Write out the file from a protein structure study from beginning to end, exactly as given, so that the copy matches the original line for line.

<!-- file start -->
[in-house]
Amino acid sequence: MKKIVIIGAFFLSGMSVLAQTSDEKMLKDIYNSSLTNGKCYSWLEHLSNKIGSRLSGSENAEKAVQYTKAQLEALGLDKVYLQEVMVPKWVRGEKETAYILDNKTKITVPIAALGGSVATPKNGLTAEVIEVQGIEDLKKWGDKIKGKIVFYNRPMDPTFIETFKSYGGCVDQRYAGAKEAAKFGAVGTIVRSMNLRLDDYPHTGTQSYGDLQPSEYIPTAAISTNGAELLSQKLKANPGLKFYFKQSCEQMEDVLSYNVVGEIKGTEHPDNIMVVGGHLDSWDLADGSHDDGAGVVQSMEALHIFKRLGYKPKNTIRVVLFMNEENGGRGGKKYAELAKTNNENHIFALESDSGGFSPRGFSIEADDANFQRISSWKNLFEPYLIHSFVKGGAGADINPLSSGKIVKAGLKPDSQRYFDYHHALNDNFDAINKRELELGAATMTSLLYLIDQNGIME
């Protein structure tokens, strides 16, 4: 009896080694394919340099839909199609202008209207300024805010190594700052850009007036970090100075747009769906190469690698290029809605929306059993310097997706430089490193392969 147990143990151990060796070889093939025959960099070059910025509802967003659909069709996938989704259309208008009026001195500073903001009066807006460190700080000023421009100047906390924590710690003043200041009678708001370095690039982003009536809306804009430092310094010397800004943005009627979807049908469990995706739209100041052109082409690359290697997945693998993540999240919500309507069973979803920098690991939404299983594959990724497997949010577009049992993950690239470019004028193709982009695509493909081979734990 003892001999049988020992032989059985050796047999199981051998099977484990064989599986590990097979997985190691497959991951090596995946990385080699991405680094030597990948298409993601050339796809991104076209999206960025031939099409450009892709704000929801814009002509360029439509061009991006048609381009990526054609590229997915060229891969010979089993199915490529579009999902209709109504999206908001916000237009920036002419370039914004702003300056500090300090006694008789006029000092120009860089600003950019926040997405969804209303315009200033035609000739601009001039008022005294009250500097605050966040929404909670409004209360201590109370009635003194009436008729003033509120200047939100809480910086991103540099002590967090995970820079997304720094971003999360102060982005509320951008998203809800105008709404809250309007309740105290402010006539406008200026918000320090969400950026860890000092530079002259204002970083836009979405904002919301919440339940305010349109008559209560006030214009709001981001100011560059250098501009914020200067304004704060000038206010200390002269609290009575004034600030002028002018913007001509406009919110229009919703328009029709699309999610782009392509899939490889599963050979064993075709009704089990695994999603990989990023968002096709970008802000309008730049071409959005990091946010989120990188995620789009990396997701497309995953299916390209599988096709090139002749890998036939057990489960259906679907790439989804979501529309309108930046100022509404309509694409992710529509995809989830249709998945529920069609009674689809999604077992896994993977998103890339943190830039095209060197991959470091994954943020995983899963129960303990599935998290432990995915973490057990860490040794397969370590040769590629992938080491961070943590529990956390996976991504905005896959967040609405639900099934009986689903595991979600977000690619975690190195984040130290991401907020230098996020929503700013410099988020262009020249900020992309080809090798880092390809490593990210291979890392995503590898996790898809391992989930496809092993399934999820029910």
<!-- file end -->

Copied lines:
[in-house]
Amino acid sequence: MKKIVIIGAFFLSGMSVLAQTSDEKMLKDIYNSSLTNGKCYSWLEHLSNKIGSRLSGSENAEKAVQYTKAQLEALGLDKVYLQEVMVPKWVRGEKETAYILDNKTKITVPIAALGGSVATPKNGLTAEVIEVQGIEDLKKWGDKIKGKIVFYNRPMDPTFIETFKSYGGCVDQRYAGAKEAAKFGAVGTIVRSMNLRLDDYPHTGTQSYGDLQPSEYIPTAAISTNGAELLSQKLKANPGLKFYFKQSCEQMEDVLSYNVVGEIKGTEHPDNIMVVGGHLDSWDLADGSHDDGAGVVQSMEALHIFKRLGYKPKNTIRVVLFMNEENGGRGGKKYAELAKTNNENHIFALESDSGGFSPRGFSIEADDANFQRISSWKNLFEPYLIHSFVKGGAGADINPLSSGKIVKAGLKPDSQRYFDYHHALNDNFDAINKRELELGAATMTSLLYLIDQNGIME
């Protein structure tokens, strides 16, 4: 009896080694394919340099839909199609202008209207300024805010190594700052850009007036970090100075747009769906190469690698290029809605929306059993310097997706430089490193392969 147990143990151990060796070889093939025959960099070059910025509802967003659909069709996938989704259309208008009026001195500073903001009066807006460190700080000023421009100047906390924590710690003043200041009678708001370095690039982003009536809306804009430092310094010397800004943005009627979807049908469990995706739209100041052109082409690359290697997945693998993540999240919500309507069973979803920098690991939404299983594959990724497997949010577009049992993950690239470019004028193709982009695509493909081979734990 003892001999049988020992032989059985050796047999199981051998099977484990064989599986590990097979997985190691497959991951090596995946990385080699991405680094030597990948298409993601050339796809991104076209999206960025031939099409450009892709704000929801814009002509360029439509061009991006048609381009990526054609590229997915060229891969010979089993199915490529579009999902209709109504999206908001916000237009920036002419370039914004702003300056500090300090006694008789006029000092120009860089600003950019926040997405969804209303315009200033035609000739601009001039008022005294009250500097605050966040929404909670409004209360201590109370009635003194009436008729003033509120200047939100809480910086991103540099002590967090995970820079997304720094971003999360102060982005509320951008998203809800105008709404809250309007309740105290402010006539406008200026918000320090969400950026860890000092530079002259204002970083836009979405904002919301919440339940305010349109008559209560006030214009709001981001100011560059250098501009914020200067304004704060000038206010200390002269609290009575004034600030002028002018913007001509406009919110229009919703328009029709699309999610782009392509899939490889599963050979064993075709009704089990695994999603990989990023968002096709970008802000309008730049071409959005990091946010989120990188995620789009990396997701497309995953299916390209599988096709090139002749890998036939057990489960259906679907790439989804979501529309309108930046100022509404309509694409992710529509995809989830249709998945529920069609009674689809999604077992896994993977998103890339943190830039095209060197991959470091994954943020995983899963129960303990599935998290432990995915973490057990860490040794397969370590040769590629992938080491961070943590529990956390996976991504905005896959967040609405639900099934009986689903595991979600977000690619975690190195984040130290991401907020230098996020929503700013410099988020262009020249900020992309080809090798880092390809490593990210291979890392995503590898996790898809391992989930496809092993399934999820029910």